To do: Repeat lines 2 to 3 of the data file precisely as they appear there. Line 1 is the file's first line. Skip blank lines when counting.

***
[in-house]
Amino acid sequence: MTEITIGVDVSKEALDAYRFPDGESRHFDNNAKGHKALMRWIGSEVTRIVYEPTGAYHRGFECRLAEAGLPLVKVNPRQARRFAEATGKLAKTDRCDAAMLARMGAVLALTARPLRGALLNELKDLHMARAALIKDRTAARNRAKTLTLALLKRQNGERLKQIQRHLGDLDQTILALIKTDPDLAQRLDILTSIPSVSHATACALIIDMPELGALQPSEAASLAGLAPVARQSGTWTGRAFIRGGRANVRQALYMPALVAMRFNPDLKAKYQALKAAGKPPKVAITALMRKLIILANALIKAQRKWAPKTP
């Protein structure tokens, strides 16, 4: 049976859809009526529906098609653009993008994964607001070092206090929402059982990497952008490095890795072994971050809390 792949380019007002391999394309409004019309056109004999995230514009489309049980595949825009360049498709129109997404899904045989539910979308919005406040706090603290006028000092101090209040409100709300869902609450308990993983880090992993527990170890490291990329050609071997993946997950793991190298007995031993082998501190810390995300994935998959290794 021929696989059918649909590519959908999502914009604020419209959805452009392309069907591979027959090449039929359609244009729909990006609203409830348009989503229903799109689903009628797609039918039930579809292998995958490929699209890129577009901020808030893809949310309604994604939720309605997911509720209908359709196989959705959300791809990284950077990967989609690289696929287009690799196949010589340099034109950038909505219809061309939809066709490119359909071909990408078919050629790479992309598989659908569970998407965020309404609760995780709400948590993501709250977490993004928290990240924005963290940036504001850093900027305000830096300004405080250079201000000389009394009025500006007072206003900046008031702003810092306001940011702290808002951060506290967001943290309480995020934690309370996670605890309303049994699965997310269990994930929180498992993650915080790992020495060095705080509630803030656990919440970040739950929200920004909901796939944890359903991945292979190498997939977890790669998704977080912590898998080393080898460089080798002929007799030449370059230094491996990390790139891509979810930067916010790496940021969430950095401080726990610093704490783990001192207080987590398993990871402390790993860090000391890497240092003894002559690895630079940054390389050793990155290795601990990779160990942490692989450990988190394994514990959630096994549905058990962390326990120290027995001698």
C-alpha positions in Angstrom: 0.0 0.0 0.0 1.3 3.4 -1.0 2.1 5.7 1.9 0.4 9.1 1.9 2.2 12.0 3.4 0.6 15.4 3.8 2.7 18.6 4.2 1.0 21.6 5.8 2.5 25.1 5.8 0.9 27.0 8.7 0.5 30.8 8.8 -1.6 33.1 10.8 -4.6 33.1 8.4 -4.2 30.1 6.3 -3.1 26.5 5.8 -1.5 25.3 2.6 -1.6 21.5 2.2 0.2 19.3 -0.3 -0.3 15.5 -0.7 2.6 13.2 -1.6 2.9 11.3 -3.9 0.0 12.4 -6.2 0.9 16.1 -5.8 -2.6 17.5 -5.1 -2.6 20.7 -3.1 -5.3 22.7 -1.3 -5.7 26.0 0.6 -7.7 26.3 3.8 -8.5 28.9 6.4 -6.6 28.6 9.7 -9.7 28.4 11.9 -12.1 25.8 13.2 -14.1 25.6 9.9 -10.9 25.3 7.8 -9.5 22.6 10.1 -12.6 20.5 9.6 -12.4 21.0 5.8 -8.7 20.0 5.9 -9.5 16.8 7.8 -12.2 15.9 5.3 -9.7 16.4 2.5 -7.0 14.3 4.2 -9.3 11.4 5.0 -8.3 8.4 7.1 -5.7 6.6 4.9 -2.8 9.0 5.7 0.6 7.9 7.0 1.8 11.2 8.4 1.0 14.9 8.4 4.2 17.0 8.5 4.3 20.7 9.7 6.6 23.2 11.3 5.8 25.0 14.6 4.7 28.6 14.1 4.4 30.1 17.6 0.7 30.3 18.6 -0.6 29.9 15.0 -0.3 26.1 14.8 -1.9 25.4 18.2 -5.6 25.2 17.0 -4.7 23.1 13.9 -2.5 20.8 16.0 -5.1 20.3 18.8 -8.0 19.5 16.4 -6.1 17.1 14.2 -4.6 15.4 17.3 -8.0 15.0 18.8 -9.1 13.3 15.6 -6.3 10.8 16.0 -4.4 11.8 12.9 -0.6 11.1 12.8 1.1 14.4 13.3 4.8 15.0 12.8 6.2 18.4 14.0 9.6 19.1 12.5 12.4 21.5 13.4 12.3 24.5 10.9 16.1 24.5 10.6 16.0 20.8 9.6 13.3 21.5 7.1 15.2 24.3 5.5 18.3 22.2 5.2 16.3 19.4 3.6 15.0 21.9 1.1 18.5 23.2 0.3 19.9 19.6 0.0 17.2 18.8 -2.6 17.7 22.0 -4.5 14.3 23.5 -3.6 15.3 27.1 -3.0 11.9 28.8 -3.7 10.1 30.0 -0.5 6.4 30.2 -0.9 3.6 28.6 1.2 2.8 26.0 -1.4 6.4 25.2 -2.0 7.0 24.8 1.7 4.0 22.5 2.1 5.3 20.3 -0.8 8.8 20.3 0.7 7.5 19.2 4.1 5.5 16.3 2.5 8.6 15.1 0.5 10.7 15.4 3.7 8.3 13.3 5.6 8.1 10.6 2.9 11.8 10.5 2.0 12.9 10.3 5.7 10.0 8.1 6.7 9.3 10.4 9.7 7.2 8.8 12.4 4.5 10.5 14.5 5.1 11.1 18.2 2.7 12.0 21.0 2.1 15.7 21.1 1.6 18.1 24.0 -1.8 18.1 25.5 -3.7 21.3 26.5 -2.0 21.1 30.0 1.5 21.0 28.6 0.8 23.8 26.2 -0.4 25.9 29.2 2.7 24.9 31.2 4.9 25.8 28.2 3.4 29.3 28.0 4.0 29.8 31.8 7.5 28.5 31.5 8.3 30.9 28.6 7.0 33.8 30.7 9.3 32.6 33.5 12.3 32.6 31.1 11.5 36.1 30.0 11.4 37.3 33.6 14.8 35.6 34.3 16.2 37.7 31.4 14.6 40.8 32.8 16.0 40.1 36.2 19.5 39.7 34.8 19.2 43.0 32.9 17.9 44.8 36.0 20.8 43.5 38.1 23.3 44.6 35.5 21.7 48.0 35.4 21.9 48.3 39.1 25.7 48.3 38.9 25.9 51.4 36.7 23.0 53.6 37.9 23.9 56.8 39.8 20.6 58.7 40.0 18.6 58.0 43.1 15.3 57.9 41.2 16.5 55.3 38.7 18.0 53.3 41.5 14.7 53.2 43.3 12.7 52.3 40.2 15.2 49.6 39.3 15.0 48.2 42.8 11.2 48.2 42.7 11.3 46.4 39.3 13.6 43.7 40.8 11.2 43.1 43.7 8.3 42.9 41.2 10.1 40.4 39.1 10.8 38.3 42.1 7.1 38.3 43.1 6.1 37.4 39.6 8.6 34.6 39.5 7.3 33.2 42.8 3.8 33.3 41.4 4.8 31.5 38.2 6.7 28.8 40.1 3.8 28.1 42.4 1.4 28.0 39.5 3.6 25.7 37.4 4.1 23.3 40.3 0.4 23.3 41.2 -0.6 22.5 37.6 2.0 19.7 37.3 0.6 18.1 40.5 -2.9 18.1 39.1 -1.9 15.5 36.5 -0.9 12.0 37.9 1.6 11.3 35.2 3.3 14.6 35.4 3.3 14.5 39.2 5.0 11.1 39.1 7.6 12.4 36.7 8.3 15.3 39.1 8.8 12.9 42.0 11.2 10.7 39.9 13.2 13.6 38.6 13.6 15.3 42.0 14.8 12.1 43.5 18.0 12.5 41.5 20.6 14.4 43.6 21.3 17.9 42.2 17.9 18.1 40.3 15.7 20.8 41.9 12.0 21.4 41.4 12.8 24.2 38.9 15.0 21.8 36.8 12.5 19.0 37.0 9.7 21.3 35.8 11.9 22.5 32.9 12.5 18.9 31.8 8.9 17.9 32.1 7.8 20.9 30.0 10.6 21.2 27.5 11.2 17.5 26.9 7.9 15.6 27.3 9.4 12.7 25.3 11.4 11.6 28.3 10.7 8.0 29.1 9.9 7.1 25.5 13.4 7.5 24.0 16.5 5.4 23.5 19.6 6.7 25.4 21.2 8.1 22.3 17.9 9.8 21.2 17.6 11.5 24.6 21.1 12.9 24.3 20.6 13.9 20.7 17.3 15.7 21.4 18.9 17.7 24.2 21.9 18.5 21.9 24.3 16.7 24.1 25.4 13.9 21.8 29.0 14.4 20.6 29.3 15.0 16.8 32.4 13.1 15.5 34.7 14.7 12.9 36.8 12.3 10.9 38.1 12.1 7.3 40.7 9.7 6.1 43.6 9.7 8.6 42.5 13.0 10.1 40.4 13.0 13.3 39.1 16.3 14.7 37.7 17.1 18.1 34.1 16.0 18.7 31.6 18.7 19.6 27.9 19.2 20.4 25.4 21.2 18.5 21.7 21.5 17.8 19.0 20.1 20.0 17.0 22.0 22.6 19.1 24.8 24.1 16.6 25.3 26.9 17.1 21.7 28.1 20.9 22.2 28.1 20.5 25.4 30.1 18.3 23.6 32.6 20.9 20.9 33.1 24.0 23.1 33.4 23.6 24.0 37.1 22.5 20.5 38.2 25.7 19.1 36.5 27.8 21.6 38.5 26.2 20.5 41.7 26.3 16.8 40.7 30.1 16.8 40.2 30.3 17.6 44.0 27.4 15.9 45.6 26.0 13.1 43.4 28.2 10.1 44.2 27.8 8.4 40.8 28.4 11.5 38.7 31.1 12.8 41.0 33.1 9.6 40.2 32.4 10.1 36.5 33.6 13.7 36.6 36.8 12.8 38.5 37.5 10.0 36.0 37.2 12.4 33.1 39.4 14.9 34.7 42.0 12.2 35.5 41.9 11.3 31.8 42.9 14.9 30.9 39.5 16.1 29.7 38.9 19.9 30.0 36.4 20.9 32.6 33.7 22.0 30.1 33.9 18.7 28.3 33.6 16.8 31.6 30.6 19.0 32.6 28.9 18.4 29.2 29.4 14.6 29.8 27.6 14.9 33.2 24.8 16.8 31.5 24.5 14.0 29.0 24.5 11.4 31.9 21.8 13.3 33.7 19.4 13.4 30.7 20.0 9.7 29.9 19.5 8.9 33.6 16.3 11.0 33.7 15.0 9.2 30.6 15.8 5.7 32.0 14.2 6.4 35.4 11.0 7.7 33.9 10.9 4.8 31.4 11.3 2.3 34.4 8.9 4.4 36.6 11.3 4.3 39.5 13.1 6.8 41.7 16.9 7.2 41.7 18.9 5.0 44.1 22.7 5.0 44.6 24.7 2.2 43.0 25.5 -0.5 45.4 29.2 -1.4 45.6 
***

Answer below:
Amino acid sequence: MTEITIGVDVSKEALDAYRFPDGESRHFDNNAKGHKALMRWIGSEVTRIVYEPTGAYHRGFECRLAEAGLPLVKVNPRQARRFAEATGKLAKTDRCDAAMLARMGAVLALTARPLRGALLNELKDLHMARAALIKDRTAARNRAKTLTLALLKRQNGERLKQIQRHLGDLDQTILALIKTDPDLAQRLDILTSIPSVSHATACALIIDMPELGALQPSEAASLAGLAPVARQSGTWTGRAFIRGGRANVRQALYMPALVAMRFNPDLKAKYQALKAAGKPPKVAITALMRKLIILANALIKAQRKWAPKTP
């Protein structure tokens, strides 16, 4: 049976859809009526529906098609653009993008994964607001070092206090929402059982990497952008490095890795072994971050809390 792949380019007002391999394309409004019309056109004999995230514009489309049980595949825009360049498709129109997404899904045989539910979308919005406040706090603290006028000092101090209040409100709300869902609450308990993983880090992993527990170890490291990329050609071997993946997950793991190298007995031993082998501190810390995300994935998959290794 021929696989059918649909590519959908999502914009604020419209959805452009392309069907591979027959090449039929359609244009729909990006609203409830348009989503229903799109689903009628797609039918039930579809292998995958490929699209890129577009901020808030893809949310309604994604939720309605997911509720209908359709196989959705959300791809990284950077990967989609690289696929287009690799196949010589340099034109950038909505219809061309939809066709490119359909071909990408078919050629790479992309598989659908569970998407965020309404609760995780709400948590993501709250977490993004928290990240924005963290940036504001850093900027305000830096300004405080250079201000000389009394009025500006007072206003900046008031702003810092306001940011702290808002951060506290967001943290309480995020934690309370996670605890309303049994699965997310269990994930929180498992993650915080790992020495060095705080509630803030656990919440970040739950929200920004909901796939944890359903991945292979190498997939977890790669998704977080912590898998080393080898460089080798002929007799030449370059230094491996990390790139891509979810930067916010790496940021969430950095401080726990610093704490783990001192207080987590398993990871402390790993860090000391890497240092003894002559690895630079940054390389050793990155290795601990990779160990942490692989450990988190394994514990959630096994549905058990962390326990120290027995001698």